Link Between Flat Groove and Kneecap Dislocation

People who suffer one patellar (kneecap) dislocation after another search for ways to prevent this from happening. The obvious first question is: what is causing this to happen? Most often the patella pulls away from the knee in a lateral direction. Lateral means sideways in a direction away from the other knee.

To better understand how knee problems occur, it is important to understand some of the anatomy of the knee joint and how the parts of the knee work together to maintain normal function. The knee is the meeting place of two important bones in the leg, the femur (the thighbone) and the tibia (the shinbone). The patella is also made of bone and sits in front of the knee.

The patella is held in place by its shape and the supporting soft tissue structures such as muscle, tendon, cartilage and ligaments. As the knee moves, the patella glides up and down in front of the knee joint. There is a groove on the front of the femur (the trochlear groove) of the femur. The back of the patella has a corresponding V-shape that fits inside the groove and helps hold it in place.

Any changes in the shape of the bone, alignment, ligamentous laxity (looseness), muscle weakness, or other soft tissue problems can contribute to patellar instability. In this article, trochlear dysplasia is the focus as a possible cause of recurrent (repeated or chronic) patellar dislocation. Trochlear dysplasia refers to a groove that is shallow -- too shallow to hold the patella in place as it glides up and down.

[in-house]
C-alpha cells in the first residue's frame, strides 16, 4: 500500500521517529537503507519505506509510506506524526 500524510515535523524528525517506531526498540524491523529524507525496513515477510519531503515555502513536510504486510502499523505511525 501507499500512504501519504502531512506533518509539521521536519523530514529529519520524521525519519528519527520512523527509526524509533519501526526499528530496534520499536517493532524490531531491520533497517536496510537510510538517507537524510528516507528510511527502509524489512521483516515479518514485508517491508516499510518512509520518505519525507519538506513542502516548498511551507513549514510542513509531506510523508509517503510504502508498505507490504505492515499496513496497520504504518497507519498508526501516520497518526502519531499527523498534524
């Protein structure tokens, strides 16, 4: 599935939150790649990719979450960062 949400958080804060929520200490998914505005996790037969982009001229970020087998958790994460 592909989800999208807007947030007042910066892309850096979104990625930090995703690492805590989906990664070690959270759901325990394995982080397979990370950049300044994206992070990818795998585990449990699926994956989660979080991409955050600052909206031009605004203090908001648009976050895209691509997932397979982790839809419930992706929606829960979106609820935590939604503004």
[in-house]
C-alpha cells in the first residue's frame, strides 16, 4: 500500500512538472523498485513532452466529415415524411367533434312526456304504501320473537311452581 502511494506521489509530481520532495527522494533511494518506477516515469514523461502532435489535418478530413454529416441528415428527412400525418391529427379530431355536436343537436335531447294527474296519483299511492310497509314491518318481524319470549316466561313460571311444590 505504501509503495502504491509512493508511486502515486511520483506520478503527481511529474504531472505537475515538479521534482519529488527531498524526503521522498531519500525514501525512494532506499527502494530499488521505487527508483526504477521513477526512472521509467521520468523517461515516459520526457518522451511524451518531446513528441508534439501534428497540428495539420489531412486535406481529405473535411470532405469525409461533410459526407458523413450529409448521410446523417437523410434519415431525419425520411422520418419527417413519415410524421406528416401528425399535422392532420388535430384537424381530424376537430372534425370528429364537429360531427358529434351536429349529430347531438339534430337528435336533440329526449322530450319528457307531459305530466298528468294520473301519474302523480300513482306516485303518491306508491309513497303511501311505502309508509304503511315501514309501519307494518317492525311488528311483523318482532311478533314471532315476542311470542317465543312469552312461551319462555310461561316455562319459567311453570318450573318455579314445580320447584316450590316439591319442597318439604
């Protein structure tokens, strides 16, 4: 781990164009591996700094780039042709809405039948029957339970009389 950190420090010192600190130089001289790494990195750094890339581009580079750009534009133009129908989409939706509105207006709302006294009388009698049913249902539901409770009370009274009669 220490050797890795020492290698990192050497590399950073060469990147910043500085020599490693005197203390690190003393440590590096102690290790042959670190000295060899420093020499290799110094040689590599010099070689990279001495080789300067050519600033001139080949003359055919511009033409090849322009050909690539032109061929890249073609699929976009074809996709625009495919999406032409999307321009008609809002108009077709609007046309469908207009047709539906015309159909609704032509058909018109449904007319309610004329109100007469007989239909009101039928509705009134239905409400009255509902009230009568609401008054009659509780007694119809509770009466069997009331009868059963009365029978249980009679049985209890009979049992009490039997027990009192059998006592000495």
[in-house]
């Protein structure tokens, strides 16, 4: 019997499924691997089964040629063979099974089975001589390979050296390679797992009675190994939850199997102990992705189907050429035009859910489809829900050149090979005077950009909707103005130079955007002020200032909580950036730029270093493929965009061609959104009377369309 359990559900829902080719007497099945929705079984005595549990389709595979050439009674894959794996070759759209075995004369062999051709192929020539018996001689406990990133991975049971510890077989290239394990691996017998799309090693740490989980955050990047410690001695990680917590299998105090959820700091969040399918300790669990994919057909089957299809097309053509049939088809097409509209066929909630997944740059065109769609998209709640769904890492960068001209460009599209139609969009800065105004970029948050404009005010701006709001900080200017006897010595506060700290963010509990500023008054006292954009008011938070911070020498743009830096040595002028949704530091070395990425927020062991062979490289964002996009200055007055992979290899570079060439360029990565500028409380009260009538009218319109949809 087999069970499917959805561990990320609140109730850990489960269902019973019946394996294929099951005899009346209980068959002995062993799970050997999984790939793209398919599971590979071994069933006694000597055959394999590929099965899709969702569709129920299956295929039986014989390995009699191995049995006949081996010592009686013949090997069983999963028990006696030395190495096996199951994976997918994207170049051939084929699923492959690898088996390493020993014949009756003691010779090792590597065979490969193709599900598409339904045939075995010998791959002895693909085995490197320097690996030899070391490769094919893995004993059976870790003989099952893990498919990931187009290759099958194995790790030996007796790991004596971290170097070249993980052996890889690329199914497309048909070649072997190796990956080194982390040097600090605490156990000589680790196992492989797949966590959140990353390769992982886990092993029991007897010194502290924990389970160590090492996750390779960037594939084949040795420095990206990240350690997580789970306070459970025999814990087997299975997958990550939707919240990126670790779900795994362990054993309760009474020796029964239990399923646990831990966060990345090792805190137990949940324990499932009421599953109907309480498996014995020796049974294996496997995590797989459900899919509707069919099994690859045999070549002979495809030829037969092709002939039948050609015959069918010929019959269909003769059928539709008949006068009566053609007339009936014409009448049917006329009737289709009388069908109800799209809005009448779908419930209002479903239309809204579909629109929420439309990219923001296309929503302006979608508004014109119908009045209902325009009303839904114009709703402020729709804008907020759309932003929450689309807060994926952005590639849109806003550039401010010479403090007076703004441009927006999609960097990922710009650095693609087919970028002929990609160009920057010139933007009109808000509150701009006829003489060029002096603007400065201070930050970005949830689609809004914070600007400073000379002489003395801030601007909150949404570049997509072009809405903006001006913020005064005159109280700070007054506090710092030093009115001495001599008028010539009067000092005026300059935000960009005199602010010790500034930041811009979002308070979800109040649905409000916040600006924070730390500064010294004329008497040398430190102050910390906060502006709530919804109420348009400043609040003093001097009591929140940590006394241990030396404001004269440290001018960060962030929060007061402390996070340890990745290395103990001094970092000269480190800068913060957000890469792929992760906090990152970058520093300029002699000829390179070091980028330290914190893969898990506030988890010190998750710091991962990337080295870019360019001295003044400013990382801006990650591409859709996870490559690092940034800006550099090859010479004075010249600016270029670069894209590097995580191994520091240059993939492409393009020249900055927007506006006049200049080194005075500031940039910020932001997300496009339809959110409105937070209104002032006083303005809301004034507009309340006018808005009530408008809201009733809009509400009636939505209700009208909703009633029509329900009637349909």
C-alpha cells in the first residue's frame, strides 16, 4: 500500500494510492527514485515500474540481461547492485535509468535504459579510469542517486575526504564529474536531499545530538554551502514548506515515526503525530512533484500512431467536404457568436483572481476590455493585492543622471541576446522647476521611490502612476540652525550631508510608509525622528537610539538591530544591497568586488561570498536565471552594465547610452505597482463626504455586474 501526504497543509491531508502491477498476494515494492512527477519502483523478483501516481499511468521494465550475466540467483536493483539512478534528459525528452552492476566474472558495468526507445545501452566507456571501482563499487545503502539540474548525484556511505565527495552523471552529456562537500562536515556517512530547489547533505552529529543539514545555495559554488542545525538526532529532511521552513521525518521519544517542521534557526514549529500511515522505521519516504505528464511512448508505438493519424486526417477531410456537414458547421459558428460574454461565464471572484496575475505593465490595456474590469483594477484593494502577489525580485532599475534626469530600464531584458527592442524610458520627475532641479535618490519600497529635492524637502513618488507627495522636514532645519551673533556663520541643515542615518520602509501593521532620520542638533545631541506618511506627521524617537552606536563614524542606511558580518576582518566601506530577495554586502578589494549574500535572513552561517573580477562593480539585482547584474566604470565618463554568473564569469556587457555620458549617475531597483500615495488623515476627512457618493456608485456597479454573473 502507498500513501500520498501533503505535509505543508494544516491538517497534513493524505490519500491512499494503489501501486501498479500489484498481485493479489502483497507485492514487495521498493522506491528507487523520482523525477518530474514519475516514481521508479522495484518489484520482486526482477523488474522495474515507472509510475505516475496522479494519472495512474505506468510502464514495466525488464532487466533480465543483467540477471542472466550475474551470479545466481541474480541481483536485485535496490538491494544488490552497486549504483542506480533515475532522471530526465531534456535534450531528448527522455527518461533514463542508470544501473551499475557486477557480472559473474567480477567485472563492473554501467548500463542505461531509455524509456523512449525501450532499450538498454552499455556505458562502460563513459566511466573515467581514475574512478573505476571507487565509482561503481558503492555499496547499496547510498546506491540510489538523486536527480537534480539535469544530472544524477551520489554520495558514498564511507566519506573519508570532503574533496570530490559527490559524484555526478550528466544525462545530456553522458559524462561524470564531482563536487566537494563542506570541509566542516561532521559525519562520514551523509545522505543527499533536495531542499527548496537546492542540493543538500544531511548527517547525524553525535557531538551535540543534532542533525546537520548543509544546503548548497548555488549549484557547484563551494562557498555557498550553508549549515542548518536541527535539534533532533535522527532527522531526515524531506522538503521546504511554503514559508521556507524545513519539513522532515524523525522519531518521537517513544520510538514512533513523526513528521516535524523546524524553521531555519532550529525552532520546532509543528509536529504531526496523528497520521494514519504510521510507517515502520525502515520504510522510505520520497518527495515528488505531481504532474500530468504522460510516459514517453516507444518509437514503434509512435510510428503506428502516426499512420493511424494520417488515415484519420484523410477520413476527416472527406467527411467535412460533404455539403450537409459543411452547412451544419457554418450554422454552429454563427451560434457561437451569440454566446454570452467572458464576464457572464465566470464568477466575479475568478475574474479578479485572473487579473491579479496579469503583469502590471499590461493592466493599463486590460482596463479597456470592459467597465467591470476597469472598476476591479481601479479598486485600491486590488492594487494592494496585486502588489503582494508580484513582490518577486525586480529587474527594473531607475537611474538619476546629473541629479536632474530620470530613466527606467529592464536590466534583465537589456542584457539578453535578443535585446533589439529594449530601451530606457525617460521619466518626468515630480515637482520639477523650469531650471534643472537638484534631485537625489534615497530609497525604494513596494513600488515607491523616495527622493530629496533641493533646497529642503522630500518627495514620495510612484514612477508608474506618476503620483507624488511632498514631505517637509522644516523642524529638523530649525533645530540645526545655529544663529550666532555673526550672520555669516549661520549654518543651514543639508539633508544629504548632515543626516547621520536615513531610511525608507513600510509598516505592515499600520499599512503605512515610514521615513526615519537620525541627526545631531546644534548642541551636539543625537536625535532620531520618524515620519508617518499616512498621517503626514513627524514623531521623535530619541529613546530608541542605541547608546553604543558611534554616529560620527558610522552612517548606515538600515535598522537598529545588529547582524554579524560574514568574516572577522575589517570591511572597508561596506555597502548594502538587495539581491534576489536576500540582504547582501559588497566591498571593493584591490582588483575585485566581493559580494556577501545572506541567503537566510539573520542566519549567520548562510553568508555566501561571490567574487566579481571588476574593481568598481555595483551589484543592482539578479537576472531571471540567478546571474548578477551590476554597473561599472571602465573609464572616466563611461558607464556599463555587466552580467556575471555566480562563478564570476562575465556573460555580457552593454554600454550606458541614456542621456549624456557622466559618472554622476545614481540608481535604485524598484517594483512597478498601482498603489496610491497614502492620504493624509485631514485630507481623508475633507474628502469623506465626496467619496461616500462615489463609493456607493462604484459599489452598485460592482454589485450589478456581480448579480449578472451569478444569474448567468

A shallow groove by itself may not be enough to really result in chronic patellar instability. Experts think there are multiple factors contributing to the problem. Each factor must be addressed in treatment in order to keep the patella centered in the trochlear groove. Preventing further patellar dislocations requires evaluation of the bony, soft tissue, and alignment issues.

What's the first step in the process? The examiner will need to figure out if the knee is giving way because it hurts or if there is pain because the patella is unstable leading to dislocation. Interviewing the patient helps create a picture of what's happening and when it's occurring. The duration and severity of the problem will be revealed through this process.

Next, the examiner performs an evaluation looking at motion, strength, alignment, tissue integrity, ligamentous laxity, position of the patella, and so on. One of the most accurate tests for patellar instability is called the apprehension test.

In this test, the patient's patella is pushed to the side as the knee is bent. A positive response occurs if the patient's quadriceps muscle starts to contract during this movement or if the patient feels like the kneecap is going to pop off center and dislocate again. Patellar movement is also evaluated with the knee in full extension.